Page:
In the bustling metropolis of Bangalore, India—home to over 13 million people and known as “India’s Silicon Valley”—a young couple is following their passions for sustainable farming and social justice. Kavitha and Narendra are devoted to protecting the planet through their work, while also striving for equality in their marriage—something that’s not a given in India, where strict gender norms often dictate the roles men and women play in families and in society.
Their journey has been supported by Samvada, an organization supported by AJWS. Samvada, which means “conversation” in the local Kannada language, supports and mobilizes young people to pursue their dreams, build the lives they want—not the lives prescribed by their parents or caste—and transform society by challenging patriarchy, prejudice based on caste and religion and other forms of discrimination.
When Narendra took a sustainable farming course with Samvada a decade ago, it changed his life. The course stoked his passion for sustainability and his interest in farming, and he started to raise chickens and sell their eggs. And while Narendra was learning about growing apples and millet organically, he was also questioning his beliefs about gender and caste, because critically examining gender roles and caste discrimination is woven into all of the curriculum at Samvada’s Baduku College. “I had prejudices before I came to Samvada. I was following patriarchy and casteism,” Narendra said.
Narendra also started working with a Samvada mentor, Ramesh, exploring how to pursue his love of farming while working during the day as a successful graphic designer. He met his wife Kavitha, a scientist pursuing her PhD and working in a lab analyzing food nutritional value and safety, through a forum on sustainable farming. They bonded over their shared interests and soon fell in love.
Narendra and Kavitha wanted to marry, but knew they were up against the swift currents of caste and tradition. Both Narendra’s and Kavitha’s parents had been working to choose their children’s spouses and arrange their marriages. Their parents opposed their union because they are from different castes and have different levels of education. Narendra’s parents did not like that Kavitha worked outside of the home and planned to continue her career after getting married.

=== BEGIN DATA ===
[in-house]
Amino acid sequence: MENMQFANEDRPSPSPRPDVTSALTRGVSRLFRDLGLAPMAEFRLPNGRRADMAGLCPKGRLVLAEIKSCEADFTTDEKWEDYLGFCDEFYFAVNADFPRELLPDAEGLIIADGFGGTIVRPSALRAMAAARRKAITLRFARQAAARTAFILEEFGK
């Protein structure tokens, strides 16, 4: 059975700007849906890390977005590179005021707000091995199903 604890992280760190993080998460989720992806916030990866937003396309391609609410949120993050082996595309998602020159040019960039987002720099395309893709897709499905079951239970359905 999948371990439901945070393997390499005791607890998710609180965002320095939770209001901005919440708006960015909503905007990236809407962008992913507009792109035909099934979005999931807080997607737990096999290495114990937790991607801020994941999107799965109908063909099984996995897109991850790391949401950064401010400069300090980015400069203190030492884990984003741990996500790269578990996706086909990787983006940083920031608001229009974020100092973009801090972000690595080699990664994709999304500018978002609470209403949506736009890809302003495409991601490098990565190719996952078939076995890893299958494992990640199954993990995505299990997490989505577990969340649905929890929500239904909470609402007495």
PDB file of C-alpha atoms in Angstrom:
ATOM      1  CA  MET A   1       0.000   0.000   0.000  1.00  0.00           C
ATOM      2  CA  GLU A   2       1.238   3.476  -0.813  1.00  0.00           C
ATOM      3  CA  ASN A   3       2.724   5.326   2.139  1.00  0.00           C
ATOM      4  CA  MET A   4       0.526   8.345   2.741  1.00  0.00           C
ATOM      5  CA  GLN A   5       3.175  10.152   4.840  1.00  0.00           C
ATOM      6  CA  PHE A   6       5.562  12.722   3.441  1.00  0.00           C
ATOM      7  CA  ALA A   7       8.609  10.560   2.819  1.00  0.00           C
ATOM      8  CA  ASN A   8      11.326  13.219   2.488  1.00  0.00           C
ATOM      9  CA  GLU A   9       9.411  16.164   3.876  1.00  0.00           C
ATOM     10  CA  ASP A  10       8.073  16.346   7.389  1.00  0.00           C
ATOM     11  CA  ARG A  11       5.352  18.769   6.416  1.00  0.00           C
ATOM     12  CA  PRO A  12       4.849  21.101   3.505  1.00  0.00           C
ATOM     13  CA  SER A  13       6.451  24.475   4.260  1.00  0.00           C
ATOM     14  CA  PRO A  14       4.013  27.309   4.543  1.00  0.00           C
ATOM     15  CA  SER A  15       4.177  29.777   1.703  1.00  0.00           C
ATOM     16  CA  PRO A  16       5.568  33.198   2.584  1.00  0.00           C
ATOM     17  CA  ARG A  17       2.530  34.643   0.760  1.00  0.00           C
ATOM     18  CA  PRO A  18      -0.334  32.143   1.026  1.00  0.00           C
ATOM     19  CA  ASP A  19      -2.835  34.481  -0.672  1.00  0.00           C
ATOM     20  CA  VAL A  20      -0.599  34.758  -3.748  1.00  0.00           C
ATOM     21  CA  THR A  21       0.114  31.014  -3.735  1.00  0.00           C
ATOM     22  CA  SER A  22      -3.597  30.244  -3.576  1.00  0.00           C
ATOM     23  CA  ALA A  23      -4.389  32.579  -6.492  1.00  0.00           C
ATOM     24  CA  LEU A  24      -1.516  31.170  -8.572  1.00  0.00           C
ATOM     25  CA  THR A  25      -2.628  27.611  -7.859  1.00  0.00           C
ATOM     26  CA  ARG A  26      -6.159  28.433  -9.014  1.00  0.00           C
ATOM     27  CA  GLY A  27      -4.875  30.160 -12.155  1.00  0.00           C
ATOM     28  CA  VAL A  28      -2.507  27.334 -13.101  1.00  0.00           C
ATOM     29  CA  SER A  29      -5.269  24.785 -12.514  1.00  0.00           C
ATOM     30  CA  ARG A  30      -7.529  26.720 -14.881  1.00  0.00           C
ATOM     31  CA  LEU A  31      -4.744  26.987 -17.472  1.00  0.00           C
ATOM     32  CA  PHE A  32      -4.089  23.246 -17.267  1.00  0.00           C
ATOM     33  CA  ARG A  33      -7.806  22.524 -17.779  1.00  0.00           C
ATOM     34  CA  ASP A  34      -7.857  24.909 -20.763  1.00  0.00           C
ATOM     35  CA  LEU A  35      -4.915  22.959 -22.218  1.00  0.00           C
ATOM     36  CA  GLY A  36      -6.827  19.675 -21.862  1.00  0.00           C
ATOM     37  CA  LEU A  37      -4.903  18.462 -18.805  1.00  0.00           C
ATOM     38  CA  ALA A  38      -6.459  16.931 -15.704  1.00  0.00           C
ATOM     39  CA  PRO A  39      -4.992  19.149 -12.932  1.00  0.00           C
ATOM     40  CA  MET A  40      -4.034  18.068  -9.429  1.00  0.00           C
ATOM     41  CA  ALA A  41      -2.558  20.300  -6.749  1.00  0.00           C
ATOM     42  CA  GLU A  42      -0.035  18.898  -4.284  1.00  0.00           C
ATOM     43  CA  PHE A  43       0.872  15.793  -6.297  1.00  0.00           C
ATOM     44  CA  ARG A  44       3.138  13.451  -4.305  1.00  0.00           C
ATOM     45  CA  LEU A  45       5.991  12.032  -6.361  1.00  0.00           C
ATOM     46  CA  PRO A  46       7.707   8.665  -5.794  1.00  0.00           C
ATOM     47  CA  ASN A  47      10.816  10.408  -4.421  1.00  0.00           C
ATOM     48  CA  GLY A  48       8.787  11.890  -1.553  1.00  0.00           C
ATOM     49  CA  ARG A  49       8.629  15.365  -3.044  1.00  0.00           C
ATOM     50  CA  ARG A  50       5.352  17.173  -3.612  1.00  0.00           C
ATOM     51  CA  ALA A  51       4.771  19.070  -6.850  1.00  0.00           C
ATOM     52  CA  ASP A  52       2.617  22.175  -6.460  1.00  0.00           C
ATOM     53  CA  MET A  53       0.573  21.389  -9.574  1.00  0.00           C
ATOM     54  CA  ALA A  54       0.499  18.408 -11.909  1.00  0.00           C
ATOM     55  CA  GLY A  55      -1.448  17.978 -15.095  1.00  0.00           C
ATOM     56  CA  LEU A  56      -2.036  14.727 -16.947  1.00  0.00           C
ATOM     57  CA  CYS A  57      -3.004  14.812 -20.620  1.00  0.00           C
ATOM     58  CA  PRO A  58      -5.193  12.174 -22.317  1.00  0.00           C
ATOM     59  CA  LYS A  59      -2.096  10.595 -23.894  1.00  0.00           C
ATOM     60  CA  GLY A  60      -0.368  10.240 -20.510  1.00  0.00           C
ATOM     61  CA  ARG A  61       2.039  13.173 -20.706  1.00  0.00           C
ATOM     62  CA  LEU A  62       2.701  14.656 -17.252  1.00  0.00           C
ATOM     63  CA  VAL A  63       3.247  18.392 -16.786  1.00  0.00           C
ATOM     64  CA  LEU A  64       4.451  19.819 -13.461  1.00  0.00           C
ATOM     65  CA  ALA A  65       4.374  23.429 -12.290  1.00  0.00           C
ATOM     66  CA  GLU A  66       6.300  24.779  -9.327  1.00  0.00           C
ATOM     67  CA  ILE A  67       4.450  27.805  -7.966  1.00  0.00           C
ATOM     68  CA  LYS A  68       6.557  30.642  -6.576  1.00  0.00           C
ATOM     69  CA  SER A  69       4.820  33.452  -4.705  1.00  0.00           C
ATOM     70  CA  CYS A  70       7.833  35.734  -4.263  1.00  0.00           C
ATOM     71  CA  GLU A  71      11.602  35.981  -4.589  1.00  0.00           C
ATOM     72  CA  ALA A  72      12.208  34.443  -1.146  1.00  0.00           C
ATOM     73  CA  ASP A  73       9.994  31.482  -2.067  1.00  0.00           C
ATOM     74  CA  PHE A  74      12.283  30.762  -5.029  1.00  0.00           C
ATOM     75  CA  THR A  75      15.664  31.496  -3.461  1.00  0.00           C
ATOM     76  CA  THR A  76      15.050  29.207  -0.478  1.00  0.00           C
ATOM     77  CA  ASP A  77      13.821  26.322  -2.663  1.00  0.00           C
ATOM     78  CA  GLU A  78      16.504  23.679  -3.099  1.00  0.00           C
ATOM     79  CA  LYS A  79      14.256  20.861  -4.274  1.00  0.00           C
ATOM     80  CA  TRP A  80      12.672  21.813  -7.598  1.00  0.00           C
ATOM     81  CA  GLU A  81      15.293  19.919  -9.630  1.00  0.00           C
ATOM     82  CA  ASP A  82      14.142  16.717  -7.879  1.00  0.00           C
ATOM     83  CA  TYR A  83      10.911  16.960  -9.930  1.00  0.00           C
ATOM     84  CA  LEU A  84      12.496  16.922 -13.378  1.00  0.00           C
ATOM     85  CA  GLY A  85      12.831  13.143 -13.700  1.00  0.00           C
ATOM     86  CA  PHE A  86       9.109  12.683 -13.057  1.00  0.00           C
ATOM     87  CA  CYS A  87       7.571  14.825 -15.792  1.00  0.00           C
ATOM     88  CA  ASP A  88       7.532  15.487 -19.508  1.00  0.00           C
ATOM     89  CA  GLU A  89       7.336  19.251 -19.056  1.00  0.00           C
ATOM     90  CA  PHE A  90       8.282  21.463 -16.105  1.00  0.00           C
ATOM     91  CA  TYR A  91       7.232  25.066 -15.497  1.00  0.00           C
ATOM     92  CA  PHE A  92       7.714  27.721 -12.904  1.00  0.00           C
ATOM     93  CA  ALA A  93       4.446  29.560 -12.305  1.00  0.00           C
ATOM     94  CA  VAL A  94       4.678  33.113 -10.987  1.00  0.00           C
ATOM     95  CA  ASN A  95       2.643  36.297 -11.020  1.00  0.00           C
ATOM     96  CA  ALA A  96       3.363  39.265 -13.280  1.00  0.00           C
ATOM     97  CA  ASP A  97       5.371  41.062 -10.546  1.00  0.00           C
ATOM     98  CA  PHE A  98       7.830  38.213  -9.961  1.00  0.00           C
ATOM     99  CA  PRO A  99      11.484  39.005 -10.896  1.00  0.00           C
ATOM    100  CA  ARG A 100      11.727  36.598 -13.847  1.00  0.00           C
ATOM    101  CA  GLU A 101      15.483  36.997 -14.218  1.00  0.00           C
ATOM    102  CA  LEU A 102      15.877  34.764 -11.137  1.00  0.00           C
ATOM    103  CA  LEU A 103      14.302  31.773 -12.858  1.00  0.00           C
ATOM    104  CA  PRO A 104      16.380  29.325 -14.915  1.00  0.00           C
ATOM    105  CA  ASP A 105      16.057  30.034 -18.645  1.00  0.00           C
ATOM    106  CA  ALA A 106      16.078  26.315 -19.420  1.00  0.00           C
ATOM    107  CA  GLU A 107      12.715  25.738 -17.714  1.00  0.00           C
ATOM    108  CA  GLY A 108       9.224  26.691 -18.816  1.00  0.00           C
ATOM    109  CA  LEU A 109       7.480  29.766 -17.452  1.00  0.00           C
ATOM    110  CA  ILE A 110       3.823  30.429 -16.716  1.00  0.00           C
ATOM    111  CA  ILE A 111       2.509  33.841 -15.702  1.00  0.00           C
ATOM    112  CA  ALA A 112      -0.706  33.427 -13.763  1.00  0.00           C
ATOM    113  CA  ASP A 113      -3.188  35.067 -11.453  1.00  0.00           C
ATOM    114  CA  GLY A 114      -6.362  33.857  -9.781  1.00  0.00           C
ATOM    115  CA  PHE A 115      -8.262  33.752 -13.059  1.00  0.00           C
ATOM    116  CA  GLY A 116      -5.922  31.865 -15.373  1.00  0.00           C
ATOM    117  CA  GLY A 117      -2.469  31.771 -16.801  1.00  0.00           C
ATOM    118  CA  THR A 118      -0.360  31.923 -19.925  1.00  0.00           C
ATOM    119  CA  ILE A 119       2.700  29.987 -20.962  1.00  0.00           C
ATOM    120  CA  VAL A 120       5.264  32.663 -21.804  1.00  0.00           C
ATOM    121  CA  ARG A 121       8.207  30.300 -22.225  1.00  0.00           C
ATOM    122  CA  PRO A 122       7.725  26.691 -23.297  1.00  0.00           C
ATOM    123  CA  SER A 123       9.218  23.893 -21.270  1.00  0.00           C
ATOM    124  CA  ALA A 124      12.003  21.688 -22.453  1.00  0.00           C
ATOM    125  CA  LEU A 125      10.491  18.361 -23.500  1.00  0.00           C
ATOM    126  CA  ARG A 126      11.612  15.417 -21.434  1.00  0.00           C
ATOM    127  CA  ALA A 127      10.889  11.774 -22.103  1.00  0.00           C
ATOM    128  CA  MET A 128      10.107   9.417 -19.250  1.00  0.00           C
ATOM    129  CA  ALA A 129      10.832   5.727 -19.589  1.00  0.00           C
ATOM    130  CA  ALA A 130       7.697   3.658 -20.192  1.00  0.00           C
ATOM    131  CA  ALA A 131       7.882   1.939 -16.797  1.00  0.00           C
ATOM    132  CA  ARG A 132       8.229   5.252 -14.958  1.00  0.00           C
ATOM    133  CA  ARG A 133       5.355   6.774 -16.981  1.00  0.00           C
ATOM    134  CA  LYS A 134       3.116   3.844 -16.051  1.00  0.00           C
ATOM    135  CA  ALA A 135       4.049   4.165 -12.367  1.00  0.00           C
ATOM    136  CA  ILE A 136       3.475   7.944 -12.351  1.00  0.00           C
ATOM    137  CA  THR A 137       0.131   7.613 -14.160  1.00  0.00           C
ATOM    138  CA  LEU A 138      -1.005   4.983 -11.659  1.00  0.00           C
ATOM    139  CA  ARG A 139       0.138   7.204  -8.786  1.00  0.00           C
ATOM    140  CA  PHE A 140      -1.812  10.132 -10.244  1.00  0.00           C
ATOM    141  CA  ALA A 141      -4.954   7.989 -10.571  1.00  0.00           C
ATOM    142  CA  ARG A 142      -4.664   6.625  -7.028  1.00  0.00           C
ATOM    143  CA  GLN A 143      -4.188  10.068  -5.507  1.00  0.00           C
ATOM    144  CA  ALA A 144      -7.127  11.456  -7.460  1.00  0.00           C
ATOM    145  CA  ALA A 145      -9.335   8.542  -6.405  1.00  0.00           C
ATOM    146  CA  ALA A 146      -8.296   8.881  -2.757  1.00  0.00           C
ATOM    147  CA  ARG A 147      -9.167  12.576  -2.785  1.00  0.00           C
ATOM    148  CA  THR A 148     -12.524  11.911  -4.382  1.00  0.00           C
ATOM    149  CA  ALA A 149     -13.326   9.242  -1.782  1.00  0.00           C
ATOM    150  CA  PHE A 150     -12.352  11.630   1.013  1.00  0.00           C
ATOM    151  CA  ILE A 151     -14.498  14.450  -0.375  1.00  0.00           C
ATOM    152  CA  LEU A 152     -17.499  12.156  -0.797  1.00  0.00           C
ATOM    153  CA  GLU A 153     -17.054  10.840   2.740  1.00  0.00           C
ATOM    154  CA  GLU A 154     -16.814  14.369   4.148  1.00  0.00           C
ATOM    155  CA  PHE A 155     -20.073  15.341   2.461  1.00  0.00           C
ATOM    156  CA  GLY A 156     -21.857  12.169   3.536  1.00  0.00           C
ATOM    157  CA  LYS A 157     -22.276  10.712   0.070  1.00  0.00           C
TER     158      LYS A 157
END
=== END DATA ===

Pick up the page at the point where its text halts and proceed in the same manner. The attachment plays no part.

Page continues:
But Narendra and Kavitha didn’t back down: They employed the negotiation skills they learned from Samvada and had immense support from Ramesh, who explained to Narendra’s parents, “This is Narendra’s life, let him live it. This is what he wants.”
After weeks of negotiation with their parents, the couple had a joyous and nontraditional wedding. Not only did Kavitha and Narendra gain the support of their families, but they were also able to eschew the traditional patriarchal wedding vows in favor of making commitments to equity within their relationship. They also rejected the traditional exchange of a dowry, in which a bride’s parents pay a price to a groom’s parents.
They celebrated their wedding at a community farming center, a beautiful setting perfect for a couple who are growing a relationship with respect for gender equality and sustainability.
From pandemic stress to pursuing a farming dream
When the pandemic hit, Narendra and Kavitha had already built a strong foundation on which to withstand the challenges of the pandemic. As an essential worker, Kavitha continued in-person work throughout the pandemic, and the couple kept their household duties equitable. When Narendra’s graphic design office closed, he found remote work stressful and less fulfilling. He had always wanted to pursue farming as a career, though he had kept it as a side job or hobby because of the financial stability his graphic design work brought.
Narendra’s longing to spend more time pursuing his agricultural interests intensified the longer he worked remotely. With support from Samvada, Narendra scaled back and eventually quit his job as a graphic designer, leasing a larger plot of land to cultivate more crops. Samvada’s vast network of farming experts helped Narendra connect with communities and consumers who wanted organic produce like mangoes and grains, and he was able to deliver directly to them rather than go through existing markets—reducing his costs. Narendra is already making a profit from farming, which can be rare for those just starting out.
Narendra’s father Govindappa has gone from being skeptical about sustainable and organic farming to fully supporting his son’s new career. “I believe in my son. He knows more about farming than me. I have high hopes for Narendra,” Govindappa shared.
Not only are Narendra and Kavitha pursuing their passions, but they also welcomed a healthy baby boy earlier this year. They hope to take one of Samvada’s parenting courses, which focus on equitable roles for both parents and nurturing an open-minded family. Narendra shared that he and Kavitha “want to be as supportive as possible for our son, not imposing expectations on him, but letting him grow and explore his own dreams.”